Canarium findens Daly, Raharim. & Federman

Daly, Douglas C., Raharimampionona, Jeannie & Federman, Sarah, 2015, A revision of Canarium L. (Burseraceae) in Madagascar, Adansonia 37 (2), pp. 277-345: 306-308

publication ID

http://doi.org/ 10.5252/a2015n2a2

persistent identifier

http://treatment.plazi.org/id/03F5FA39-BC45-FFE1-B26D-FCCC33D6F9AF

treatment provided by

Carolina

scientific name

Canarium findens Daly, Raharim. & Federman
status

sp. nov.

Canarium findens Daly, Raharim. & Federman   , sp. nov.

( Figs 1; 12 View FIG A-C)

Large trees, leaves 2-3-jugate, leaves rigidly coriaceous, fruit oblong- (ob)ovoid to oblong to ovoid, densely lenticellate; distinguished from C. obtusifolium Scott-Elliot   by the petiole and rachis surface sparsely short-pubescent (not densely pubescent with hairs to 0.3 mm long).

TYPUS. — Madagascar. Antsiranana, Parc National Marojejy, along trail to summit of Marojejy Est , NW of Mandena, 850-1000 m elev., 14°26’S, 49°15’E, 11.II.1989, J. S. Miller & P. P. Lowry II 3956 (holo-, NY!; iso-, MO, P[P00501653]!, TAN) GoogleMaps   .

PARATYPI. — Madagascar. Antsiranana, Sava, Parc National Marojejy , 900 m, 14°26’07.8”S, 49°46’19.2”E, 28.I.2006. D. C. Daly, J. Raharimampionona, J. Razanatsoa & D. Ravelonarivo 13033 ( NY, TEF) GoogleMaps   , Réserve Spéciale d’Anjanaharibe-Sud , 1161-1424 m, 14°46’15”S, 49°28’E, 21.III.1994, D. Ravelonarivo et al. 97 ( MO, NY, P[P00501654], TAN) GoogleMaps   .

DISTRIBUTION AND ECOLOGY. — Canarium findens   , sp. nov. is known only from NE Madagascar, in Marojejy National Park and the Réserve Spéciale Anjanaharibe Sud, where it is a large tree usually of (lower) montane wet forest on very steep slopes between 550-1424 m elevation. Fruiting Feb.-Apr.

COMMON NAME. — Haramin-tsitsihy.

ETYMOLOGY. — The specific epithet refers to the tendency of the thick leaflets to split when pressed.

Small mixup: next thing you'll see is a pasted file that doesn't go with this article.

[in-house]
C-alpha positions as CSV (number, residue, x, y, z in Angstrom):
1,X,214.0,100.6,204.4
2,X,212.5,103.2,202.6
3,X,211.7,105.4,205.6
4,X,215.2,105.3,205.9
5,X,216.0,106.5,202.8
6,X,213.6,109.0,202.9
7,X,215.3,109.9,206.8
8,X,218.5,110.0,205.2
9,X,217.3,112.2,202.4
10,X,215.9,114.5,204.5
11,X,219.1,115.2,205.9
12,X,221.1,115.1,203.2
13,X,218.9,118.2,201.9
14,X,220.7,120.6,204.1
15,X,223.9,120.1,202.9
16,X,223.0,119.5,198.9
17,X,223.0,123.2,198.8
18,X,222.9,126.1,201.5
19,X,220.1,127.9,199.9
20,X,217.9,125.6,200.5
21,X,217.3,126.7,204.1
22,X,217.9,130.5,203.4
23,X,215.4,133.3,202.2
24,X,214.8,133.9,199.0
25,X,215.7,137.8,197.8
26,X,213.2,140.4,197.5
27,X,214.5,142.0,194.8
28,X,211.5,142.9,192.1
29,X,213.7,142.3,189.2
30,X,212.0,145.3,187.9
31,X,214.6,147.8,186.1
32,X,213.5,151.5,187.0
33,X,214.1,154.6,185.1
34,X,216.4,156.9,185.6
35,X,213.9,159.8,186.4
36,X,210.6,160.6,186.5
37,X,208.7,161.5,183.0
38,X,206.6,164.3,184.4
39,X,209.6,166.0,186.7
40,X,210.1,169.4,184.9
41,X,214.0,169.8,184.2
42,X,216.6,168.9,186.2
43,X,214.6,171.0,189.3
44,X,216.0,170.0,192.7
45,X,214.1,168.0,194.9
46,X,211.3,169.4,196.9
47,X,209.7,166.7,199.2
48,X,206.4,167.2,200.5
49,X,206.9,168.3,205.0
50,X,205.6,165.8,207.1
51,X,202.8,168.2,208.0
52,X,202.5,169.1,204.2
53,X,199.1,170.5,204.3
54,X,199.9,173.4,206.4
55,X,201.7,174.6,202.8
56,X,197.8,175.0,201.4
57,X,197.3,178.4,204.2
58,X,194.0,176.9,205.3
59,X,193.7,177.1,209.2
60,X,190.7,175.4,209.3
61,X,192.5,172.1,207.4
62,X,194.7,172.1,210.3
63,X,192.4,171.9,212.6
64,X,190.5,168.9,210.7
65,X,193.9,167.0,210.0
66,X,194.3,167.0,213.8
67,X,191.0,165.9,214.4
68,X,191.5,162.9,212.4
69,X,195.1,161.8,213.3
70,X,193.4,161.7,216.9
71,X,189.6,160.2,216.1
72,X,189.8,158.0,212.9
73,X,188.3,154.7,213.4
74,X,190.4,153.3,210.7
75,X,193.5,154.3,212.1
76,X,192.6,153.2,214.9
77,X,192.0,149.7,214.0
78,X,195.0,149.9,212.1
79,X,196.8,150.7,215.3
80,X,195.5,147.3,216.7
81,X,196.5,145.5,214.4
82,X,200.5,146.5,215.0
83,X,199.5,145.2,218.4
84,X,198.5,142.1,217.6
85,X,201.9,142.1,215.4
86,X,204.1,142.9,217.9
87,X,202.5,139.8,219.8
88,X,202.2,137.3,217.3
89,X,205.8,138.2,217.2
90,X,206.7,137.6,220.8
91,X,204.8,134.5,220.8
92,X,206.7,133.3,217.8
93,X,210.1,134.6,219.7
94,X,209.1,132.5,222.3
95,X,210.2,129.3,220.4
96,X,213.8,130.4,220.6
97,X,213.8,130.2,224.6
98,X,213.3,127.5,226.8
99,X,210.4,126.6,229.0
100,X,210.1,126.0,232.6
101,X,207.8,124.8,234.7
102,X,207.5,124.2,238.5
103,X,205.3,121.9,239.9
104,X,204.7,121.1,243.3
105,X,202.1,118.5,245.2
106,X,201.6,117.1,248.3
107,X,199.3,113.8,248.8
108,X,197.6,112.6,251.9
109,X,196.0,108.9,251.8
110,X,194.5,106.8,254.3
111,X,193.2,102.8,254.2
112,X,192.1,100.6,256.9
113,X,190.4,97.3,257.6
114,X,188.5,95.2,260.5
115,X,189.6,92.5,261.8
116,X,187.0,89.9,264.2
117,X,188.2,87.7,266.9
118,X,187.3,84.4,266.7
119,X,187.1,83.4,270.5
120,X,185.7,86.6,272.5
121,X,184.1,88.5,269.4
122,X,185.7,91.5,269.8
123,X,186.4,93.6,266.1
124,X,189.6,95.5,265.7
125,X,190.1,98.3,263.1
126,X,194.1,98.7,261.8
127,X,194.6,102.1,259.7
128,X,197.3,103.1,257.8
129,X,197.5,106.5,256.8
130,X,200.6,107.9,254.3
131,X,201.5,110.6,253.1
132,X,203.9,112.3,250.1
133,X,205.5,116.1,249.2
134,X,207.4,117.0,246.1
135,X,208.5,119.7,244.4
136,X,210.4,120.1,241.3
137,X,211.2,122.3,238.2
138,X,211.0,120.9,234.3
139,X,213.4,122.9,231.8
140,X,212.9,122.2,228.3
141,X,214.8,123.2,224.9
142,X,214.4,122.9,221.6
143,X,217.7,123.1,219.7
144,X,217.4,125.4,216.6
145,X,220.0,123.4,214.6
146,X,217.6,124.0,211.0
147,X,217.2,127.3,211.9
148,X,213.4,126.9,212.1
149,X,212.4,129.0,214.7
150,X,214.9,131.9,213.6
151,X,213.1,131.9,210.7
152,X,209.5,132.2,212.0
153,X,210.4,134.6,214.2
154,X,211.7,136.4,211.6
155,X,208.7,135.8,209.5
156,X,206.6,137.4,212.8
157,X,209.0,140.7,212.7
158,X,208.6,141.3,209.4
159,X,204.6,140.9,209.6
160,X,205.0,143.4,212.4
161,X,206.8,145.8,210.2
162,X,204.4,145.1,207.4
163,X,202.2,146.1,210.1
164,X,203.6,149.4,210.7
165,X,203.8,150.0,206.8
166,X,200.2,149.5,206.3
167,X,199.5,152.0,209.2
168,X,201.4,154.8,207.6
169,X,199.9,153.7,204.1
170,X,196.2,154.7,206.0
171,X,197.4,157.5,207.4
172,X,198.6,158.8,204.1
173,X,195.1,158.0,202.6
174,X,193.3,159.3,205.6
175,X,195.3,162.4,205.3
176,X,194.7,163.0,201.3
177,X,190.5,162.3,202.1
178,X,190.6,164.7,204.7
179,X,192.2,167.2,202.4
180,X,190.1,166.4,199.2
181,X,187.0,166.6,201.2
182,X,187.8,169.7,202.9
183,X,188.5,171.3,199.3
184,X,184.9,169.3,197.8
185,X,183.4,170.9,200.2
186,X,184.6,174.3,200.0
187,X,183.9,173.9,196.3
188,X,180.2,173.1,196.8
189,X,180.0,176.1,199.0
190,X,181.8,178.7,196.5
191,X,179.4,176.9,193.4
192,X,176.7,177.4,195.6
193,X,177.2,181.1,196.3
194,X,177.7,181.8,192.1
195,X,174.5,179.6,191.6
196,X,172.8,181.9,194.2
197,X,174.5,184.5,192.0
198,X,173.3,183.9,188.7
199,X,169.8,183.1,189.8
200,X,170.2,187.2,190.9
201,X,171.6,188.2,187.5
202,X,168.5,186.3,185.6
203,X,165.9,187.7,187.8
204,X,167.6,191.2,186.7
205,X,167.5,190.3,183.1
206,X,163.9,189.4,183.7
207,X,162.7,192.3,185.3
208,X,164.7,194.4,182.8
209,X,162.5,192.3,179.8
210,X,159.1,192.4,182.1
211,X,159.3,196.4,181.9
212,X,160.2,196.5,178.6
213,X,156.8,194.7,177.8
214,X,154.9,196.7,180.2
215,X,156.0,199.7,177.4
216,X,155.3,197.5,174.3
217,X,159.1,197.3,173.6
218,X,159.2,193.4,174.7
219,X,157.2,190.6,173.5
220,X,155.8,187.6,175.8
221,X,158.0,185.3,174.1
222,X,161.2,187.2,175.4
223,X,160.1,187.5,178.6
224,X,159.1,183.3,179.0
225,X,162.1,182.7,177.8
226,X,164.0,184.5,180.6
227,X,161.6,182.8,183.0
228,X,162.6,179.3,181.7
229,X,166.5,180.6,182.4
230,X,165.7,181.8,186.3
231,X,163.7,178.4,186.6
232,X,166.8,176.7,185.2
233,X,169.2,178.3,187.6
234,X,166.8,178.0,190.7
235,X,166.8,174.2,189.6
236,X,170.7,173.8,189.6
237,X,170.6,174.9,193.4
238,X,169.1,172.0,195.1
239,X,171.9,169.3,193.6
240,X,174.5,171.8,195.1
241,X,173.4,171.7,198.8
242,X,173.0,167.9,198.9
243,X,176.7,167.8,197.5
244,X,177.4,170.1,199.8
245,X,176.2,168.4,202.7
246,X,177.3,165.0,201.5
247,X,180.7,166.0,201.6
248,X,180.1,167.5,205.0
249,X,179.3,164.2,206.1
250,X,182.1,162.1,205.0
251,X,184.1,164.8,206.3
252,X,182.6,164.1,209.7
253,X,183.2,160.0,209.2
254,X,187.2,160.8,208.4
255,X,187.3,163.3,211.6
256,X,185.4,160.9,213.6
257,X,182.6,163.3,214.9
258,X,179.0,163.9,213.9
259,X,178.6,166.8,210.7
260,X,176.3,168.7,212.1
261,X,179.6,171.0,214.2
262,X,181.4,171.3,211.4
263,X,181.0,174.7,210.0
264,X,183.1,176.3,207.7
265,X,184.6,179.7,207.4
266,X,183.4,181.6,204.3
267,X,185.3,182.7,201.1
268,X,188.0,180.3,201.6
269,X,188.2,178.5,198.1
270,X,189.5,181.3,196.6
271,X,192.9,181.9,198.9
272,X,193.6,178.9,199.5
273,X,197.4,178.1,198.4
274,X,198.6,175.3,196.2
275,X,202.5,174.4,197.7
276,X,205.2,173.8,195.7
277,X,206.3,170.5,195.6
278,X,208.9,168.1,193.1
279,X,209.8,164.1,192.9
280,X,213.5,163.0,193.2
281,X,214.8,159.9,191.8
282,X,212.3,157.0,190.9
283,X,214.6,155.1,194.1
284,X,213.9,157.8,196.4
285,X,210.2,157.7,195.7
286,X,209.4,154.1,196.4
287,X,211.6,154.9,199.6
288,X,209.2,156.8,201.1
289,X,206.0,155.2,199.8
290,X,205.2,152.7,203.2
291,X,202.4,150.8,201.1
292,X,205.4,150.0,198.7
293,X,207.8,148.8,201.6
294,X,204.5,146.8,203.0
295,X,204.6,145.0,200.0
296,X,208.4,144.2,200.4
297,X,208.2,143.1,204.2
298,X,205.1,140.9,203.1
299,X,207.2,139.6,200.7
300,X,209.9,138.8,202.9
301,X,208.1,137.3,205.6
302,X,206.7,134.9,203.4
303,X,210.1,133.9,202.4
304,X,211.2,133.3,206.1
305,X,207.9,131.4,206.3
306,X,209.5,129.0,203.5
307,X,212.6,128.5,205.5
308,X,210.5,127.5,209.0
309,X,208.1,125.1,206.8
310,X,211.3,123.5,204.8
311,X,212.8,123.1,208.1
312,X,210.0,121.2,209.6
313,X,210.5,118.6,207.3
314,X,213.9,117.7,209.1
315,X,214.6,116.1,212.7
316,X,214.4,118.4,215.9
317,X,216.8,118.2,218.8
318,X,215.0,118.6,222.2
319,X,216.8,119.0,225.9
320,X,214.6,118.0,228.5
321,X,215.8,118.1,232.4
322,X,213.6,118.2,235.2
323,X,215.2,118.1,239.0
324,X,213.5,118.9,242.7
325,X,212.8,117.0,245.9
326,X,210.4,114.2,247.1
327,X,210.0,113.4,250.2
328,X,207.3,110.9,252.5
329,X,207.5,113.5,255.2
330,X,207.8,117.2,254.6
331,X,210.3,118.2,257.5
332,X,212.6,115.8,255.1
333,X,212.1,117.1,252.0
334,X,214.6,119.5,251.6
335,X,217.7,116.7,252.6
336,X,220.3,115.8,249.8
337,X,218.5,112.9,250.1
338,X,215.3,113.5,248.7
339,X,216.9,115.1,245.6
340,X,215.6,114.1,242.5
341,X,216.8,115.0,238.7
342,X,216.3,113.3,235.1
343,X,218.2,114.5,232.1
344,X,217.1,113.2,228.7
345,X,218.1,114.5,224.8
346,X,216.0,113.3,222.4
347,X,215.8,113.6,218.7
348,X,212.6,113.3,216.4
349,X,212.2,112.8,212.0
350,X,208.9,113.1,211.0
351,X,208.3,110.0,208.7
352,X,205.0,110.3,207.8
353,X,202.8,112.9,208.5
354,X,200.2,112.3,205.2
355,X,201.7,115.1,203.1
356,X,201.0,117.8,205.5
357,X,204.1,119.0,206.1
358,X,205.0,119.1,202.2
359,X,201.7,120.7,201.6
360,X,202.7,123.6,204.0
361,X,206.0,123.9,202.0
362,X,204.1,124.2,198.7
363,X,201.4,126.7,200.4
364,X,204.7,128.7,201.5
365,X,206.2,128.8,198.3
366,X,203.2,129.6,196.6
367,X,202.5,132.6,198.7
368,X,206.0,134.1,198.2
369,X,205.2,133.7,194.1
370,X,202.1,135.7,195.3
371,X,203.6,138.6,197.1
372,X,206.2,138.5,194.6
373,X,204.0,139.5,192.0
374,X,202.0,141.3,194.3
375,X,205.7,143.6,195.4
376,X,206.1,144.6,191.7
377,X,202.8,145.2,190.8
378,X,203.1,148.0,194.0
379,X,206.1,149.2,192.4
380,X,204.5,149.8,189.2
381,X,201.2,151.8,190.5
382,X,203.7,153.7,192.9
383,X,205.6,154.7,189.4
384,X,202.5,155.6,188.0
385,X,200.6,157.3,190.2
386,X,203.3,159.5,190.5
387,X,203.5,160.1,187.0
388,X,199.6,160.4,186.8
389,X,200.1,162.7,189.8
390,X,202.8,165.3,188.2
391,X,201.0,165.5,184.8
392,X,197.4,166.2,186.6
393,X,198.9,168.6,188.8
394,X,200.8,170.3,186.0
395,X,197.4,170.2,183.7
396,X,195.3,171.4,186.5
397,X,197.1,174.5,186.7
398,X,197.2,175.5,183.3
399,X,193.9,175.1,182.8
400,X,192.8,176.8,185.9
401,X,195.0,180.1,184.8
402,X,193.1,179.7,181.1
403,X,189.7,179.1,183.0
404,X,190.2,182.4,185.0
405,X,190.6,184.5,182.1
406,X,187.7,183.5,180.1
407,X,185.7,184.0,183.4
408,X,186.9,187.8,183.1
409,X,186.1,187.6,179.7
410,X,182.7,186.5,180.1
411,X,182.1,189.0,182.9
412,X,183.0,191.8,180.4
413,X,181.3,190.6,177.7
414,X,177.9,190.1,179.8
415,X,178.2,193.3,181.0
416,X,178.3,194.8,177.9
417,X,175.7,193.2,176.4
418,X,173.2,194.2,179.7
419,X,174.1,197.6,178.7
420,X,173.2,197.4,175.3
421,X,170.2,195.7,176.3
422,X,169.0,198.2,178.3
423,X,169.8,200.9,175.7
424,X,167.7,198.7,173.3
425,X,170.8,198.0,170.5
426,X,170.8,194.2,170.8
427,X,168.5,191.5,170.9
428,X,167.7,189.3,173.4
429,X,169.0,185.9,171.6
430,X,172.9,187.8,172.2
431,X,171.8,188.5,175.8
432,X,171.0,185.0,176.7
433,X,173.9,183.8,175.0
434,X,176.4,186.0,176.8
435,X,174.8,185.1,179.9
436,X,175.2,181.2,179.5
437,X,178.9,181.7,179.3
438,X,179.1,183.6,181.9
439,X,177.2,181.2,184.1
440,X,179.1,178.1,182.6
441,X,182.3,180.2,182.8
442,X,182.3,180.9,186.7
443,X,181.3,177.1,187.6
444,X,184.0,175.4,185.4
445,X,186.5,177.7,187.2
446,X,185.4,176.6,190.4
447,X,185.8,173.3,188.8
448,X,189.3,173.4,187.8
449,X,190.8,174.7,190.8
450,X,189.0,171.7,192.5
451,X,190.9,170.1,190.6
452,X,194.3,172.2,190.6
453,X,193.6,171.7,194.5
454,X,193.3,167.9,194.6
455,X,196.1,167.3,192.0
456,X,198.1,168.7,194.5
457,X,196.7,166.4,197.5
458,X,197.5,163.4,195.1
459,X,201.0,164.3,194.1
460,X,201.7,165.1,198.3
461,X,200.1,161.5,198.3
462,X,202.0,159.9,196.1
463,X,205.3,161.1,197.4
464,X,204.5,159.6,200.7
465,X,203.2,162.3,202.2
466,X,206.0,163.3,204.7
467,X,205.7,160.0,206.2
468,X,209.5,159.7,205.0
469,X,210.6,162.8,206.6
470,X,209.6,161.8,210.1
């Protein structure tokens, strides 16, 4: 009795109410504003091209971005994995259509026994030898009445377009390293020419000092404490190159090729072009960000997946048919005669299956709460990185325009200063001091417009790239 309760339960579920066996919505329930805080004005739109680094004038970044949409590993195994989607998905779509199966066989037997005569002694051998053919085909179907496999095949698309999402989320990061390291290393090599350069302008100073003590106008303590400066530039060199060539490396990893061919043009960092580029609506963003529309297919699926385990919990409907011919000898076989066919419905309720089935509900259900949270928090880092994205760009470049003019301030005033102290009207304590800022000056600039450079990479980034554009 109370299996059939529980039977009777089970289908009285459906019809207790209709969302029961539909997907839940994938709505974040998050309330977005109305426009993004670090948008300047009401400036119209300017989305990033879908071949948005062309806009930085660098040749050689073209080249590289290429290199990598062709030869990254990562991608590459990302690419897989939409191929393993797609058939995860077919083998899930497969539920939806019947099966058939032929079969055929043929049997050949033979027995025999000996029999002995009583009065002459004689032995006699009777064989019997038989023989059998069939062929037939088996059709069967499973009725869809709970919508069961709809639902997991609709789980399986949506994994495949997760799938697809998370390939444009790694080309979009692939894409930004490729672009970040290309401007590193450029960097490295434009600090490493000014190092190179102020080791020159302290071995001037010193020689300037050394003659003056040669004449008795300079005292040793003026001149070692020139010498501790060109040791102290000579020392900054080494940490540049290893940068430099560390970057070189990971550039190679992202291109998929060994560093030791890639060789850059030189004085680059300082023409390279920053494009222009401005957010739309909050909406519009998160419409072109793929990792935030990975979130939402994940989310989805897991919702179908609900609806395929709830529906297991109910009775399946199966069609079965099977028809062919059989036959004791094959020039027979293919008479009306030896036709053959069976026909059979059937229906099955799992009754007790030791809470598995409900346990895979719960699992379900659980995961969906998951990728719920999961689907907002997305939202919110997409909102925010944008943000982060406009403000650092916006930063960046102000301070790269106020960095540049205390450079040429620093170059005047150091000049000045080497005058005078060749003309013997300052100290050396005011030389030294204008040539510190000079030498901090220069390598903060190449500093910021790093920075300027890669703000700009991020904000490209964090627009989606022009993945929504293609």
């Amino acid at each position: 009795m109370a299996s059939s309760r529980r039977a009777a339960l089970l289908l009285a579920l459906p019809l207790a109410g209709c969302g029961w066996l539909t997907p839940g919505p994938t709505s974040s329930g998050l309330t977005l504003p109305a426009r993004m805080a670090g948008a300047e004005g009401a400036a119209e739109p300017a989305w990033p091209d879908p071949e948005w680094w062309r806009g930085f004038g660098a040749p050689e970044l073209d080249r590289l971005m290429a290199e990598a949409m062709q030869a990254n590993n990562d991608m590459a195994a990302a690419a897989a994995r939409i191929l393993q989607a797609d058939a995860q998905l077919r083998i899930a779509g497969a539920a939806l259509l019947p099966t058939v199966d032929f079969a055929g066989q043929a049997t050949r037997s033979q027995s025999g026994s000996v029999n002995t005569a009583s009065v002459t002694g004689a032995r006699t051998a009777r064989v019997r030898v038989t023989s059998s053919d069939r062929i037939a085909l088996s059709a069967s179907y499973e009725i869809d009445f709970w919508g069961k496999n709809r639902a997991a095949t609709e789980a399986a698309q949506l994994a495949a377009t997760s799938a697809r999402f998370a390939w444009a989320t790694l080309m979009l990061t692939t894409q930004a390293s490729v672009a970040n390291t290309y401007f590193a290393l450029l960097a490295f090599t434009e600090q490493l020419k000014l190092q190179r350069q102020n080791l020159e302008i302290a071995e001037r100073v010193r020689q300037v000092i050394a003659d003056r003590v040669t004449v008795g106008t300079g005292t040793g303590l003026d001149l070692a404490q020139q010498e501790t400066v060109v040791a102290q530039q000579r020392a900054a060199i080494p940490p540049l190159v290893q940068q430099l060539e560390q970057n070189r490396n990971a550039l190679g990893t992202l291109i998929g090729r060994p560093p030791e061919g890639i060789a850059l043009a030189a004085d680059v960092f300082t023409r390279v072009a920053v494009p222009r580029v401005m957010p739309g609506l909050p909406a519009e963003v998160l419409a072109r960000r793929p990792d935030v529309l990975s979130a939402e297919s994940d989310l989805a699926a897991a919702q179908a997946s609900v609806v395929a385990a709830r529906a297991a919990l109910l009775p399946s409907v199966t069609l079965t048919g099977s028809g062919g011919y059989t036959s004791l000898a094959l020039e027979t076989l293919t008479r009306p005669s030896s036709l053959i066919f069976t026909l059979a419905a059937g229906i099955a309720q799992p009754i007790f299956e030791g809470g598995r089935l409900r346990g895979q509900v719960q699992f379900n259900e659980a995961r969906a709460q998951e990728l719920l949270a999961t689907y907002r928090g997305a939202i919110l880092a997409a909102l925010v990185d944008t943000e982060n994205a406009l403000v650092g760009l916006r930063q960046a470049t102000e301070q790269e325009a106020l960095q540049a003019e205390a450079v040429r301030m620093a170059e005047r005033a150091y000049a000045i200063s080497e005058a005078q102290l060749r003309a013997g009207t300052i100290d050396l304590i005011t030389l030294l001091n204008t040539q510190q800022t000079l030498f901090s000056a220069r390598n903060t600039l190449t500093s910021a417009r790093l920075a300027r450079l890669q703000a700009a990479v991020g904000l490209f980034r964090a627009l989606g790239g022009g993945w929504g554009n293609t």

DESCRIPTION

Trees, reproductive size 25-40 m, to at least 50 cm diam. Low thick plank buttresses present. Outer bark gray, thin, rough, with raised lenticels, shed in thick irregular plates; inner bark reddish. Resin translucent white. Leaves 11-46.5 cm long, 2-3-jugate; petiole (2.5) 6.5-10.4 cm long, petiole and rachis with dense ascending golden hairs to 0.3 mm long, also with elongate lenticels; stipules 5-13 mm from petiole insertion, c. 4 mm long, semi-orbicular, caducous, the scar 1.5-4 mm long; basal petiolules 5-20 mm long, other laterals 6-33 mm long, terminal one 22-52 mm long, petiolules not canaliculate, distal pulvinuli sometimes conspicuous; basal leaflets 3-12 × 2.5-8.5 cm, broadly (ob-)ovate to subrotund, other laterals 4-16.2 × 2.4-7.2 cm, (broadly) obovate, rarely broadly ovate, leaflet apex abruptly and broadly short-acuminate, sometimes rounded, the acumen 0-2 mm long, lateral leaflet base usually symmetric to slightly oblique, cuneate to acute or truncate, terminal leaflet 7.5-15 × 32.85 cm, obovate; leaflet margin usually revolute or sometimes flat; leaflets drying dark brown, markedly coriaceous, dull, often brittle and splitting when pressed; secondary vein fabric usually brochidodromous but looping at the margin and sometimes appearing eucamptodromous on adaxial side, secondaries in 8-12 pairs, essentially straight, insertion slightly decurrent, spacing sometimes irregular, angle decreasing toward apex and increasing toward base, sometimes 1-2 perpendicular epimedial tertiaries present per pair of secondaries, intercostal tertiaries and quaternaries opposite-alternate percurrent; on abaxial surface all veins prominent, all surface with sparse ascending golden hairs to 0.25 mm long (dense on midvein through tertiaries); on adaxial surface all veins flat or slightly impressed except midvein sometimes prominulous and sunk in a groove, the surface with descending ferrugineous hairs to 0.5 mm long. Infructescences 22-26 cm long, secondary axes to 12 cm, all axes with scattered to dense, fine, flexuous golden hairs to 0.3 mm long, also scattered straight golden hairs to 0.7 mm long; fruiting pedicel 4-10 mm long, cylindrical to slightly clavate, fruiting calyx 6-7 mm long, spreading to almost patent, the lobes often distinct, 2-3 mm long but sometimes broken off. Fruits 2.8-3.5 × 1.5-2.3 cm, oblong-(ob)ovoid to oblong to ovoid, rarely slightly trigonous, apex rounded to almost acute, the base obtuse to truncate, surface with dense, raised, large, ferrugineous lenticels, also with dense appressed golden hairs to 1 mm long among the lenticels.

NOTES

Canarium findens   , sp. nov. is easily distinguished from its congeners in Madagascar by its rigidly coriaceous leaflets that are markedly revolute and convex (fresh or dry), usually splitting when pressed and dried. Occasional specimens of C. obtusifolium   have similar properties, but the latter can be distinguished by the petiole and rachis surface with sparse hairs to 0.05 mm long (vs dense hairs to 0.3 mm long).

NY

William and Lynda Steere Herbarium of the New York Botanical Garden

MO

Missouri Botanical Garden

TAN

Parc de Tsimbazaza

TEF

Centre National de la Recherche Appliquée au Developement Rural